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Film Review: ‘Fire Will Come’ Is a Slow-Burning Visual Feast

10 November 2020


Film Review: ‘Fire Will Come’ Is a Slow-Burning Visual Feast

An arsonist gets out of prison and returns to his hometown, a small village hidden in the mountains of rural Galicia.

Director: Oliver Laxe

Cast: Amador Arias, Benedicta Sánchez, Inazio Abrao, Elena Mar Fernández

Year: 2019

Country: Spain

Language: Gallegan, Spanish

Runtime: 86 minutes

Film Trailer:

Award-winning Spanish film Fire Will Come is a cinematographer’s dream. The film’s downcast eye of the Galicia countryside, so beautifully complimenting the haunting performances of its leads, comes together to paint an intimate portrait of alienation and loneliness.

However, a lot of patience would be required to navigate through the foreboding fog the Cannes award-winner conjures. It brings to screen a form of storytelling relatively unanchored by dialogue and dramatic high points, leaving its atmosphere to fully speak for its enigmatic lead.

Fire Will Come centres on the quiet life of pyromaniac Amador (Amador Arias) and his mother (Benedicta Sánchez) in the mountainous countryside. Having just finished his jail sentence for arson, one of the first key arresting visuals of the film comes with Amador’s thick case file. It’s an ominous tone that hangs above every interaction Amador has with the townsfolk – except for with local vet Elena (Elena Mar Fernández), who has recently moved into town.

While its synopsis is threadbare, Fire Will Come’s emotional depth is anything but. The film’s two leads, both of whom are newcomers, bring across measured performances as controlled and precise as its cinematography. The film’s visual motifs and storytelling can be separated into three main sections. 

The cold rain ushers Amador back home, with his yearning for the warmth of home. Then there are the warm sunny days where while the mood is idyllic, it brings to attention the burrowing undercurrent of roots beneath the canopies and shrubbery. Then – true to the film’s title promise – there is fire, lighting up the black night yet still doing little in illuminating the mindstate of the fire’s chief suspect.

Not much of Amador is revealed even by the film’s end. He is an enigma in every sense of the word, with the only indications of life on his face is the weight of guilt and loneliness he carries. The yearning for a community is shared by his mother, with the only company being her dog and three cows. Yet even with this shared bond and their close affecting kinship, Amador hardly cracks. 

Peering in, it feels understandable why. There is tension from even the most mundane of activities. Knowing so little except for his criminal record, there is anxiety from Amador lighting a cigarette or even while him watching his mother cook. It is from this tension where Amador’s aloofness comes off as understandable, twisting even the slightest hints of emotion or pain to palpable agony. 

To be frank, the tension also does definitely arise from how not much goes on in the film. The audience may be primed from most narrative to expect the worst and to reach the crest of its drama eventually. That never comes. Much like its soft-spoken lead, Fire Will Come hardly breaks out of its whispers.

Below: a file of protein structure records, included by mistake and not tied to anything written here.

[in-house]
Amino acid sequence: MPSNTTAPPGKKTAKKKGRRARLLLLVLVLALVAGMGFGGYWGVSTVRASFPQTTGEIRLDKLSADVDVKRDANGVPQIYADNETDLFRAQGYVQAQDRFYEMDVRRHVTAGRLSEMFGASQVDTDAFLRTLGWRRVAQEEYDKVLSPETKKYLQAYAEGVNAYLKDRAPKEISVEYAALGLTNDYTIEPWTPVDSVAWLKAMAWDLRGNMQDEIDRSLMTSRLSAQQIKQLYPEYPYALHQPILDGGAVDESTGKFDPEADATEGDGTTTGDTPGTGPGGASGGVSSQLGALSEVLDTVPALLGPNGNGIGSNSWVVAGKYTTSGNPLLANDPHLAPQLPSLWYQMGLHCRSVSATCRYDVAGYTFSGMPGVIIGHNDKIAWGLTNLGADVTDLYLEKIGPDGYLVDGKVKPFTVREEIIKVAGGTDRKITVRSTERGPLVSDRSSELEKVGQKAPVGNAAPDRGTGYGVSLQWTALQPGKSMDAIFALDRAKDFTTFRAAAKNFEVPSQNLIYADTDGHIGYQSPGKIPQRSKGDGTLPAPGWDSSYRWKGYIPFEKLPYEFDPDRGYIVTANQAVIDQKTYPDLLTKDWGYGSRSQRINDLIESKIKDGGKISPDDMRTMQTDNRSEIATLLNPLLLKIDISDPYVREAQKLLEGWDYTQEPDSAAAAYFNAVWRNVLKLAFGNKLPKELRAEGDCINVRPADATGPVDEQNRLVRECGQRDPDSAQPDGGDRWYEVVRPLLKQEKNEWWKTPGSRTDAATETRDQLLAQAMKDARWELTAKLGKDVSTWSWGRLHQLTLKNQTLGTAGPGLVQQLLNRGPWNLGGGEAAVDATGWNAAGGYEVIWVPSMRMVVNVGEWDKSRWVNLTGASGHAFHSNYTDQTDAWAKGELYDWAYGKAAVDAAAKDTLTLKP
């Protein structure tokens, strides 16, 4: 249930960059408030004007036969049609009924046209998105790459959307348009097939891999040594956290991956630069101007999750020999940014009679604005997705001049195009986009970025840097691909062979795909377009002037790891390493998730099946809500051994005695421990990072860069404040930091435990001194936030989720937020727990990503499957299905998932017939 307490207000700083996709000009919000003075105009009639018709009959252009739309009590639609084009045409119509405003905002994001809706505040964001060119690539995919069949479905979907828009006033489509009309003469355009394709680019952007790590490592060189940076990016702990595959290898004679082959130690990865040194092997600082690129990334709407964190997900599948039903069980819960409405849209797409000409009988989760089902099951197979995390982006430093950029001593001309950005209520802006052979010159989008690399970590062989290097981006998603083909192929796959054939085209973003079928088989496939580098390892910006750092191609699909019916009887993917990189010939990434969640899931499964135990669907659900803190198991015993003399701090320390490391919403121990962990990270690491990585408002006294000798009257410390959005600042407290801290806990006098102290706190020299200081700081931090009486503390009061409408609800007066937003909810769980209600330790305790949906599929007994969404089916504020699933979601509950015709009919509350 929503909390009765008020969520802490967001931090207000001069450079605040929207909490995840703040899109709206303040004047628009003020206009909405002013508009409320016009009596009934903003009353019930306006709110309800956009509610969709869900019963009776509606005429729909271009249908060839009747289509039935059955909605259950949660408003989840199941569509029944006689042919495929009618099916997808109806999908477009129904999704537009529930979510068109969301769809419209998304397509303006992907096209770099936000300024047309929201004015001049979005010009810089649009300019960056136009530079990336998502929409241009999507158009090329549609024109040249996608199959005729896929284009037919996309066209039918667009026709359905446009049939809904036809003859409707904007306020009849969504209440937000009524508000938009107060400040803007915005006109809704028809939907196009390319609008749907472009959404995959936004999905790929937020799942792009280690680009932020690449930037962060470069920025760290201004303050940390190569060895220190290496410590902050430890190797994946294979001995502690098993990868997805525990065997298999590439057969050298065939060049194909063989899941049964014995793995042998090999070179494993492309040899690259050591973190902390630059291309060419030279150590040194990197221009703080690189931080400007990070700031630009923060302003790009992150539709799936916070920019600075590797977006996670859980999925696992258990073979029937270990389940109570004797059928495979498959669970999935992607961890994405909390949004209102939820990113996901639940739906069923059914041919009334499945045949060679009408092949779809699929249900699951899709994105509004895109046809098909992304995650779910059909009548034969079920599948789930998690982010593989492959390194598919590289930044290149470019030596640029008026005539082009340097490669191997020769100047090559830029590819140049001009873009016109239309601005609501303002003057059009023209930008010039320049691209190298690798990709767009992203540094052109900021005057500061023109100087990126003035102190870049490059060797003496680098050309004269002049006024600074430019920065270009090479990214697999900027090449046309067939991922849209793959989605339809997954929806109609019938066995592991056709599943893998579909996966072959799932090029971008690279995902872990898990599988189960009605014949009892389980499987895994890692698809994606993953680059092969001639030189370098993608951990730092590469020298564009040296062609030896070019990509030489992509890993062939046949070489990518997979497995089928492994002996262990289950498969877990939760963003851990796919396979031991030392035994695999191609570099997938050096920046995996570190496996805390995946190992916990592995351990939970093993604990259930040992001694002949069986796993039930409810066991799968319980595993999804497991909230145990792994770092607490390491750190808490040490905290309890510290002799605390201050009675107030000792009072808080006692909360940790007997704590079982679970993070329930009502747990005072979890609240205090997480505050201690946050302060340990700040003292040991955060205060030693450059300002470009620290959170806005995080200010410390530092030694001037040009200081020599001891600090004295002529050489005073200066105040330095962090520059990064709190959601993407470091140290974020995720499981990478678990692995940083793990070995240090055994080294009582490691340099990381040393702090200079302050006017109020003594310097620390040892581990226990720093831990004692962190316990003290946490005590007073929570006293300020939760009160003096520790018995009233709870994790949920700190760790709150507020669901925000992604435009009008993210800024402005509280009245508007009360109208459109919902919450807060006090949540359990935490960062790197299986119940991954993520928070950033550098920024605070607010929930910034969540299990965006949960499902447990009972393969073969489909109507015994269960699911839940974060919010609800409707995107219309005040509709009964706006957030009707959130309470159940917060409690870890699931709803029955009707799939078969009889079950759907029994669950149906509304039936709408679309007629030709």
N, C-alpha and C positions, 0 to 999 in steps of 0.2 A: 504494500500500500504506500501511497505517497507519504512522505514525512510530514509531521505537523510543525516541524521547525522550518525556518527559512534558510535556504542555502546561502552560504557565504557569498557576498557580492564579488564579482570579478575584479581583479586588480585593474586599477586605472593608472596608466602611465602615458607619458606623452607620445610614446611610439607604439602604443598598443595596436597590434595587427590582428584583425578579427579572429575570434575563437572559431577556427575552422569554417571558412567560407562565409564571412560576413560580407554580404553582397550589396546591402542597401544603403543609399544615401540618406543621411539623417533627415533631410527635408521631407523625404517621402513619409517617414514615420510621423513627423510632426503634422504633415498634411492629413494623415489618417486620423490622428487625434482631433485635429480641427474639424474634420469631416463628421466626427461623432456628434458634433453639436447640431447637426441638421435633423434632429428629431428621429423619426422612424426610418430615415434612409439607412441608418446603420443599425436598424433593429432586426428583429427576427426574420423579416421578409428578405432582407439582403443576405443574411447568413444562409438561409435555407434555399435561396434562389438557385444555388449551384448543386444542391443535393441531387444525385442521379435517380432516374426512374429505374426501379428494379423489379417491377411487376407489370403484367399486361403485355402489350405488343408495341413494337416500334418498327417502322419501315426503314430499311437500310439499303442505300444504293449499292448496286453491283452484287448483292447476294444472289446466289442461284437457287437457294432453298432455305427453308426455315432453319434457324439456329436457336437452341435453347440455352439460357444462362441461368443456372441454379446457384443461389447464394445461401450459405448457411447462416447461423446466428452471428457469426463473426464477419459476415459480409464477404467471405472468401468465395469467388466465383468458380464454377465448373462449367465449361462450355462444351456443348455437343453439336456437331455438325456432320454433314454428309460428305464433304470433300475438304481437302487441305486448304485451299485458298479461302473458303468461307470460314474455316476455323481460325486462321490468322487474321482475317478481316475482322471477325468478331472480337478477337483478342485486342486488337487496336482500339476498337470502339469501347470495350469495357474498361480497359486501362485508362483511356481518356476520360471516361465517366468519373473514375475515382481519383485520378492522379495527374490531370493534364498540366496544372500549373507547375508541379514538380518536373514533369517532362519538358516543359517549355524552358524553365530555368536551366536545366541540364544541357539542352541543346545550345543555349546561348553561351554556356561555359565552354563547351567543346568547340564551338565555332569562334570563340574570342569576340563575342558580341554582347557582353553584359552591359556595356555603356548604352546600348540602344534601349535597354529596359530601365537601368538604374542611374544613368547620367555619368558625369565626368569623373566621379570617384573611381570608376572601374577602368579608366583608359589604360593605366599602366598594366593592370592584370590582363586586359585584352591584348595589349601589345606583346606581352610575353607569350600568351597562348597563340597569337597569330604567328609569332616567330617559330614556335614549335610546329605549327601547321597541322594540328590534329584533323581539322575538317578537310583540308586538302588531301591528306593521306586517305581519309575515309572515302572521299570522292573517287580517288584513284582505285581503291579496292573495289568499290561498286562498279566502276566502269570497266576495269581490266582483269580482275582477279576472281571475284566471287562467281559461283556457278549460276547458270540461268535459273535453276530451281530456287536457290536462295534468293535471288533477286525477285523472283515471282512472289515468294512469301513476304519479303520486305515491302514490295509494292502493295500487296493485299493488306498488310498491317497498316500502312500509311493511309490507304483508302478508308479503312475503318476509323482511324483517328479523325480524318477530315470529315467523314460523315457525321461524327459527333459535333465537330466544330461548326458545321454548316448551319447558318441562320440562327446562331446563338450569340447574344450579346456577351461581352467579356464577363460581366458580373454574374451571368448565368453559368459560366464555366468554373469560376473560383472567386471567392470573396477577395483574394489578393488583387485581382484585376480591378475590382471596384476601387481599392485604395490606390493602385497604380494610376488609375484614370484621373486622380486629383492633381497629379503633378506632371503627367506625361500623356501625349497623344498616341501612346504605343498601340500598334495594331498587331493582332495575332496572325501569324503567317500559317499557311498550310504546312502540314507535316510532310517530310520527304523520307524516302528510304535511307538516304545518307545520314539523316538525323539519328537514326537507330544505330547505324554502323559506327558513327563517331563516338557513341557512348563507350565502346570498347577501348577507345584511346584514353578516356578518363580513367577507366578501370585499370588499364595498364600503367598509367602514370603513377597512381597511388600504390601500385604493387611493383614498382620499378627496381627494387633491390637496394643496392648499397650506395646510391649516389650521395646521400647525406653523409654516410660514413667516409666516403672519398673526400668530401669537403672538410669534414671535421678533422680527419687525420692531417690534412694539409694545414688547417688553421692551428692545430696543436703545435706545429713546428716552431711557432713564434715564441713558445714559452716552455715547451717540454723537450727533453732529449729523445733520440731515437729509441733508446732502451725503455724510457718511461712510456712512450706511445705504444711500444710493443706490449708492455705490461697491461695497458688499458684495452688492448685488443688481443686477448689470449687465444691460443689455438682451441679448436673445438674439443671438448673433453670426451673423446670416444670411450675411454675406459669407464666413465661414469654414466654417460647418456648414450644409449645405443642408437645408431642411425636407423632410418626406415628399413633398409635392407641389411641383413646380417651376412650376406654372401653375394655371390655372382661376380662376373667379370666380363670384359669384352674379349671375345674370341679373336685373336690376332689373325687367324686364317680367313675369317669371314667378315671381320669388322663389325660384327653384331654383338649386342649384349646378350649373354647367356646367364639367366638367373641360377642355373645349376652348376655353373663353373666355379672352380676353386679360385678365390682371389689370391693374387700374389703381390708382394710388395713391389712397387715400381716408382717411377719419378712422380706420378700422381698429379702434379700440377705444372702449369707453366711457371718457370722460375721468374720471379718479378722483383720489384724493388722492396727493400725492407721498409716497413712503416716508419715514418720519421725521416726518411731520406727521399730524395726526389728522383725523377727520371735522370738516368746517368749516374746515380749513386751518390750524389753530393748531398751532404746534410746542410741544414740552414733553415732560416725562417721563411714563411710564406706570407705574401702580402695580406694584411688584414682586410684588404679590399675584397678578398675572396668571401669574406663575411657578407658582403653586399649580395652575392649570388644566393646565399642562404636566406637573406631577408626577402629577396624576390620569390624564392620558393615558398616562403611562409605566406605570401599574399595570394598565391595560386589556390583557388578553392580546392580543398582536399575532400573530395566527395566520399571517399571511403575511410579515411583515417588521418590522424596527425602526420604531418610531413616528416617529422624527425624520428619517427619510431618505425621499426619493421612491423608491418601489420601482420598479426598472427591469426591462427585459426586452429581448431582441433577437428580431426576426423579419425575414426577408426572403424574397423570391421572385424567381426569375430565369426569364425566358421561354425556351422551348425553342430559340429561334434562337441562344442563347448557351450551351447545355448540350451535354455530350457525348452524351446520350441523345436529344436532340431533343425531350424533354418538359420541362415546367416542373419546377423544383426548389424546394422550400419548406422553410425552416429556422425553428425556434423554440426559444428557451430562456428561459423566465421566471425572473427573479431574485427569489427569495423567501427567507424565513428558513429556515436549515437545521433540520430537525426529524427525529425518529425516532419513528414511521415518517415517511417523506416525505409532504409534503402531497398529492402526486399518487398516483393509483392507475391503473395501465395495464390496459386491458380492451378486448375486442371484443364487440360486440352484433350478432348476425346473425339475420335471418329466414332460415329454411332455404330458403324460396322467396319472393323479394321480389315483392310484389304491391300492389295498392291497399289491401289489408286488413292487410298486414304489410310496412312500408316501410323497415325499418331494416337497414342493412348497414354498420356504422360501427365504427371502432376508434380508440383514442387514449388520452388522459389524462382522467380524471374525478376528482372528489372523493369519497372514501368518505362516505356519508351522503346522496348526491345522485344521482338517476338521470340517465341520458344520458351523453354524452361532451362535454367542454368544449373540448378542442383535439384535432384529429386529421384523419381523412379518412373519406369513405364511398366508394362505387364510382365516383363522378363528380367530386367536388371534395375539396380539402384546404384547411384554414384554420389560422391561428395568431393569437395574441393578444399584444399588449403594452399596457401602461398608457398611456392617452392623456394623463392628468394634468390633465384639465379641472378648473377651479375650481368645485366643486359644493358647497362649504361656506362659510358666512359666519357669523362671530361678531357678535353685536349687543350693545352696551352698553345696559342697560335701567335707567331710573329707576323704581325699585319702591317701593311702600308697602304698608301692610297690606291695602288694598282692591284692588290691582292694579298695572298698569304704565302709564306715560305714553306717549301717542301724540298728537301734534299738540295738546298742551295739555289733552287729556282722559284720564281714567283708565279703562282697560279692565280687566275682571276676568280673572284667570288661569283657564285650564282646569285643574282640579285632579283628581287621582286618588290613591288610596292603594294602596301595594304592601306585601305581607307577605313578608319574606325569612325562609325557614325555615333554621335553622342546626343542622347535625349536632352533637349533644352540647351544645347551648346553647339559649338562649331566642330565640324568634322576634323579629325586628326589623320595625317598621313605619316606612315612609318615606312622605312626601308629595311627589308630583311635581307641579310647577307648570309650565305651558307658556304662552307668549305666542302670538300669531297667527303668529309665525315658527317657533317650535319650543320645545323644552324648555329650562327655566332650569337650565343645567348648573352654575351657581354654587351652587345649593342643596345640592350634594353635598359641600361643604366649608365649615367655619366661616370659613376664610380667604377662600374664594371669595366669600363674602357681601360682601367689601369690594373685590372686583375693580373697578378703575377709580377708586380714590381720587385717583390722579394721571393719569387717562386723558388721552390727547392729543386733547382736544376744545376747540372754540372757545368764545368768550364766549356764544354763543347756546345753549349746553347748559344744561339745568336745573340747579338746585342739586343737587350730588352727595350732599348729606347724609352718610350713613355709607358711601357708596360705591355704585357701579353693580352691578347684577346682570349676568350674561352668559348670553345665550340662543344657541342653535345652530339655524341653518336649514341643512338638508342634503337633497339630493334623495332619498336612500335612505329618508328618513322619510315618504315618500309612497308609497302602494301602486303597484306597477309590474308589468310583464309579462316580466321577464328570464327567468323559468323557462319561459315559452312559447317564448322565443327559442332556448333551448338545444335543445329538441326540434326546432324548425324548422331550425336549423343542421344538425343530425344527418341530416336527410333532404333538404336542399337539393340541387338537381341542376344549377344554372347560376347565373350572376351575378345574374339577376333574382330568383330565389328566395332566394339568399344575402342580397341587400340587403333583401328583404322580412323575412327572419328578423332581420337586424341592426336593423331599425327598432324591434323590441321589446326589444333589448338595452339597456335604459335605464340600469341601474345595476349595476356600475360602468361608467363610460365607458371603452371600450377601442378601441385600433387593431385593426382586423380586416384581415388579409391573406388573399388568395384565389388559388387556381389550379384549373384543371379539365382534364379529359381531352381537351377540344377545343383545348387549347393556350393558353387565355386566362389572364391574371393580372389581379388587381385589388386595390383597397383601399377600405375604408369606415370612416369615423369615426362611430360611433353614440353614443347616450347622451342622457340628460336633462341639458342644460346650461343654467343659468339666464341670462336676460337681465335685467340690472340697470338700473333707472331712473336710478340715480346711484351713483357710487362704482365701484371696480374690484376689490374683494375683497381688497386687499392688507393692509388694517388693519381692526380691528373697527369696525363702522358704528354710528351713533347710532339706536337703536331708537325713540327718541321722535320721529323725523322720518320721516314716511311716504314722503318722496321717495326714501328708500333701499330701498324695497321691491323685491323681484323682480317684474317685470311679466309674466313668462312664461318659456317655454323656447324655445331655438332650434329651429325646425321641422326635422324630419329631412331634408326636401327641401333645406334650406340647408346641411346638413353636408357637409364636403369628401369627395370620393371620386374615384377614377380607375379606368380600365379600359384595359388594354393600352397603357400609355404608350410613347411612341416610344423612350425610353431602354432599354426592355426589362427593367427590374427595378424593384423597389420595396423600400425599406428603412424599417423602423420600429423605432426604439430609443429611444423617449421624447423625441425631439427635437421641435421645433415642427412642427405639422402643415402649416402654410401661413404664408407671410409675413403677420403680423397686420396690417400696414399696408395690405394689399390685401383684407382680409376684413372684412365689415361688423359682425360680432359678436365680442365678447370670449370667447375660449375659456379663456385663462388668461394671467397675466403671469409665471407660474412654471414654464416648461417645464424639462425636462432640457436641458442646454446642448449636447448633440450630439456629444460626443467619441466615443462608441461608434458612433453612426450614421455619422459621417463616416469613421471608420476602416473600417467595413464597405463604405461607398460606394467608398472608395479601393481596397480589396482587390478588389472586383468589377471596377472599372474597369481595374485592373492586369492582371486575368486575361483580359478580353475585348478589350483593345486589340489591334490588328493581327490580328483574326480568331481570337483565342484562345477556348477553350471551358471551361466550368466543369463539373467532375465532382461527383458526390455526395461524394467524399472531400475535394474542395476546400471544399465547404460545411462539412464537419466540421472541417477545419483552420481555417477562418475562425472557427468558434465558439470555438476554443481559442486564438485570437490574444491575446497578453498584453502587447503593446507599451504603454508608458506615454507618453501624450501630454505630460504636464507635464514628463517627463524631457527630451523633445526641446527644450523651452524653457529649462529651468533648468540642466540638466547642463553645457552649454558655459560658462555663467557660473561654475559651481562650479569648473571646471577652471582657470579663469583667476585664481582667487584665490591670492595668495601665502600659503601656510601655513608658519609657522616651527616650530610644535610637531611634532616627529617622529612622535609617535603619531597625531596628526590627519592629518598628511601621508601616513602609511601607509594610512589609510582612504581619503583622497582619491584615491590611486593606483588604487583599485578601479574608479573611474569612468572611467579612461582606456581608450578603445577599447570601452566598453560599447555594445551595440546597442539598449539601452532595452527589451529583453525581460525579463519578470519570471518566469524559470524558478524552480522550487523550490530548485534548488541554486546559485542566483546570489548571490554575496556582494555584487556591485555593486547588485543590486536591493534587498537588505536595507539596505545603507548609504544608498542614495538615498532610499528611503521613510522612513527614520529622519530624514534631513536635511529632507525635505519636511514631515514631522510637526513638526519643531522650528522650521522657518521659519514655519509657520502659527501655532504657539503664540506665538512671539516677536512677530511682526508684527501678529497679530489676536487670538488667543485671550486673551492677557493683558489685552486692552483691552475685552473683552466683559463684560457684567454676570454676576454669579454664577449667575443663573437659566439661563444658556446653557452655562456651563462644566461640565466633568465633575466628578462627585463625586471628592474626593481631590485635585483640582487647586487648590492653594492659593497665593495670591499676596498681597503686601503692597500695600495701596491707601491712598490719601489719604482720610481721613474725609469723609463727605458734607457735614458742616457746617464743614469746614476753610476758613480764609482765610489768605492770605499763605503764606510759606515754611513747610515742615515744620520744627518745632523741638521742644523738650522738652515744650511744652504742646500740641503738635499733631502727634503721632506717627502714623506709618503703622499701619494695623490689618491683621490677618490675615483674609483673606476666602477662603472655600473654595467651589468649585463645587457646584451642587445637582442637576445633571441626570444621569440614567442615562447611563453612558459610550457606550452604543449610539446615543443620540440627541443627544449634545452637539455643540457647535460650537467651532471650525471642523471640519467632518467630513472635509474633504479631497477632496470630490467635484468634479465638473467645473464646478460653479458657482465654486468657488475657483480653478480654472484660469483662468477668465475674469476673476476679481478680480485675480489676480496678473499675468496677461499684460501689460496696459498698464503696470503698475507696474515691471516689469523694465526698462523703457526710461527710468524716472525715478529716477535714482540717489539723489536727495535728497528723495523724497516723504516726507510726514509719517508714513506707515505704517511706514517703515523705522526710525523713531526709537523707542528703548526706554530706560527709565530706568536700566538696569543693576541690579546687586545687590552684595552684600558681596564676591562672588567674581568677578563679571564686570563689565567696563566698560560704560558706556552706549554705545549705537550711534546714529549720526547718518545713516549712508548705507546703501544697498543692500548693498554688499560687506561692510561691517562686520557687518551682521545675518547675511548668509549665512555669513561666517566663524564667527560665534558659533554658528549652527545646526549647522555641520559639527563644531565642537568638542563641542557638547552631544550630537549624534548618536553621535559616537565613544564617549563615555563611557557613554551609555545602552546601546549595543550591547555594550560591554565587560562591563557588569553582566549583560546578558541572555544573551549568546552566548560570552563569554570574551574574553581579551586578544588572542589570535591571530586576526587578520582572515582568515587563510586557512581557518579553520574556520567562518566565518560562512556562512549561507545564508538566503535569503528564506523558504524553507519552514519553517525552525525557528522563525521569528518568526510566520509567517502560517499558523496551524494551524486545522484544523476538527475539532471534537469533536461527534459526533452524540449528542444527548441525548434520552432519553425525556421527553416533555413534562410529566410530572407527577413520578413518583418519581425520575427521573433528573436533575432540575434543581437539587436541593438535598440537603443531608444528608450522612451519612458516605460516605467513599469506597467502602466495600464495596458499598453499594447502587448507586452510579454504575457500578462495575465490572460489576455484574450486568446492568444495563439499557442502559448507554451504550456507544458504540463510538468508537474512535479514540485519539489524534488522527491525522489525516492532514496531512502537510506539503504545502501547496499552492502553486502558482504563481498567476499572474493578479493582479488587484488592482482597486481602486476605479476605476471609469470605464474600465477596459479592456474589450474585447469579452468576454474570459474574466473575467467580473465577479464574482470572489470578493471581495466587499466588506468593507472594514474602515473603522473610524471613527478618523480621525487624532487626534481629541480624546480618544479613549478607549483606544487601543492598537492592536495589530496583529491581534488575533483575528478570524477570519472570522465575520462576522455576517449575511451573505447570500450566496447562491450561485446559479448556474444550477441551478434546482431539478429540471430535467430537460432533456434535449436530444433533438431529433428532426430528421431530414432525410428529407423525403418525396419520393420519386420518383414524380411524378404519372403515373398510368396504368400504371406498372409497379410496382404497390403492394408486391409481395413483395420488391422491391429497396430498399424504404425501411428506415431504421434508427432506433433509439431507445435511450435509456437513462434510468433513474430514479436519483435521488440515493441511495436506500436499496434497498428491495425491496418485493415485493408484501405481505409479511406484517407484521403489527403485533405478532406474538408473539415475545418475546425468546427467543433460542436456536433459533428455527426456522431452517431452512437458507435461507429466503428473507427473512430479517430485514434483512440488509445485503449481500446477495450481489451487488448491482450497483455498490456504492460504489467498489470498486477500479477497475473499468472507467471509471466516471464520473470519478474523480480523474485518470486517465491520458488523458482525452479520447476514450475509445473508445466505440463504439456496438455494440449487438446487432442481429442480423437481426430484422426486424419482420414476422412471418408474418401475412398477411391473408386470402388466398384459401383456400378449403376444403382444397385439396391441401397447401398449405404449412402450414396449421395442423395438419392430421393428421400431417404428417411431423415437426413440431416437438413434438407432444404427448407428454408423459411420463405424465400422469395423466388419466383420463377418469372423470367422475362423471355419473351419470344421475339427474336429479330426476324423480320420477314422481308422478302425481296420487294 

Despite a runtime that is shorter than most, how Fire Will Come is insistent on mainly telling its story through the scenery is where its challenge to the audience lies. Even then, the payoff can still feel incomplete, with the film satisfied with leaving its audience to piece together its seemingly disparate pieces of the Amador puzzle on their own.

Enjoyment of the film will mainly come from its cinematography and its visual storytelling. Andrei Tarkovsky’s compositions come to mind, particularly with the film’s long, patient view of nature. There is texture in everything the film captures; everything that nature throws at Amador is felt through the screen. Operatic numbers and sharp horns occasionally pierce through the dense visual landscape. Its use of “Suzanne” by the late, great Leonard Cohen is particularly haunting, capturing so much of the film’s intricate emotional undercurrent.

Fire Will Come is a lot like an autostereogram. Stare long enough and there is definitely beauty to be found – there will just be a need for patience. The film’s slow pace and the lack of recognisable dramatic beats will make for a challenging film. Yet, give it enough time, allow the visuals to speak, and Fire Will Come’s emotional resonance will surprise.

Don’t miss your opportunity to catch award-winning film Fire Will Come this Sunday, 15 November, on the last day of the Spanish Film Festival. Book your tickets now at the film’s Filmgarde Cineplex page.

About Spanish Film Festival 2020

Running from 5 to 15 November, the Spanish Film Festival will be showcasing a curated selection of Spanish cinema’s very best from 2019. The Spanish Film Festival 2020 is made possible by the partnership of the Embassy of Spain and Filmgarde Bugis+, where all films will be shown. For more details on the programme, visit Filmgarde Cineplexes’s website.

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There's nothing Matt loves more than "so bad, they're good" movies. Except browsing through crates of vinyl records. And Mexican food.